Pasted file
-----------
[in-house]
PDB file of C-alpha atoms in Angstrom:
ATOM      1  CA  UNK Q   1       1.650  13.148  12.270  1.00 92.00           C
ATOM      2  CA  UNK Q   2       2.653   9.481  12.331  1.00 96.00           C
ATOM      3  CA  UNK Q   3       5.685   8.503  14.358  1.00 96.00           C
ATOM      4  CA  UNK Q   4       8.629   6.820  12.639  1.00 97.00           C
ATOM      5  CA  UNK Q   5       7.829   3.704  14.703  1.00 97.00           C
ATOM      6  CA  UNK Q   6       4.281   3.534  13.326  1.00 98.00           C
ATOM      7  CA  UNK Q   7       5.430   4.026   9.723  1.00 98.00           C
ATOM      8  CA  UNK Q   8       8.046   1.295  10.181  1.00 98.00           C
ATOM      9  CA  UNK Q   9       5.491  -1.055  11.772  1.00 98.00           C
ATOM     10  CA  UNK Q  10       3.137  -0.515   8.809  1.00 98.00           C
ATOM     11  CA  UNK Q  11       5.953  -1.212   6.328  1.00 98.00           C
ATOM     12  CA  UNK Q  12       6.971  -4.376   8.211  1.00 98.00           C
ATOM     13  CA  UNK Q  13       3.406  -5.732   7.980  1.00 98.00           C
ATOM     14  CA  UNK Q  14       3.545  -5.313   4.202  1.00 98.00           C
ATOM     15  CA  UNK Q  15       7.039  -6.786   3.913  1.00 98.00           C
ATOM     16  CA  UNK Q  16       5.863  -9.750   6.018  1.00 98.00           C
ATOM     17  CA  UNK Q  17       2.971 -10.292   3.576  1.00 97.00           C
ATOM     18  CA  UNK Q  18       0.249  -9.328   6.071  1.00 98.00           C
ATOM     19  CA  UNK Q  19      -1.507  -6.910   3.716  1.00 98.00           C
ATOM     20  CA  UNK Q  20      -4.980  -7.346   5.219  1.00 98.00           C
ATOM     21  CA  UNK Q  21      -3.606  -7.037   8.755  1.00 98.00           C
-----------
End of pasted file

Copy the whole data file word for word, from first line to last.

[in-house]
PDB file of C-alpha atoms in Angstrom:
ATOM      1  CA  UNK Q   1       1.650  13.148  12.270  1.00 92.00           C
ATOM      2  CA  UNK Q   2       2.653   9.481  12.331  1.00 96.00           C
ATOM      3  CA  UNK Q   3       5.685   8.503  14.358  1.00 96.00           C
ATOM      4  CA  UNK Q   4       8.629   6.820  12.639  1.00 97.00           C
ATOM      5  CA  UNK Q   5       7.829   3.704  14.703  1.00 97.00           C
ATOM      6  CA  UNK Q   6       4.281   3.534  13.326  1.00 98.00           C
ATOM      7  CA  UNK Q   7       5.430   4.026   9.723  1.00 98.00           C
ATOM      8  CA  UNK Q   8       8.046   1.295  10.181  1.00 98.00           C
ATOM      9  CA  UNK Q   9       5.491  -1.055  11.772  1.00 98.00           C
ATOM     10  CA  UNK Q  10       3.137  -0.515   8.809  1.00 98.00           C
ATOM     11  CA  UNK Q  11       5.953  -1.212   6.328  1.00 98.00           C
ATOM     12  CA  UNK Q  12       6.971  -4.376   8.211  1.00 98.00           C
ATOM     13  CA  UNK Q  13       3.406  -5.732   7.980  1.00 98.00           C
ATOM     14  CA  UNK Q  14       3.545  -5.313   4.202  1.00 98.00           C
ATOM     15  CA  UNK Q  15       7.039  -6.786   3.913  1.00 98.00           C
ATOM     16  CA  UNK Q  16       5.863  -9.750   6.018  1.00 98.00           C
ATOM     17  CA  UNK Q  17       2.971 -10.292   3.576  1.00 97.00           C
ATOM     18  CA  UNK Q  18       0.249  -9.328   6.071  1.00 98.00           C
ATOM     19  CA  UNK Q  19      -1.507  -6.910   3.716  1.00 98.00           C
ATOM     20  CA  UNK Q  20      -4.980  -7.346   5.219  1.00 98.00           C
ATOM     21  CA  UNK Q  21      -3.606  -7.037   8.755  1.00 98.00           C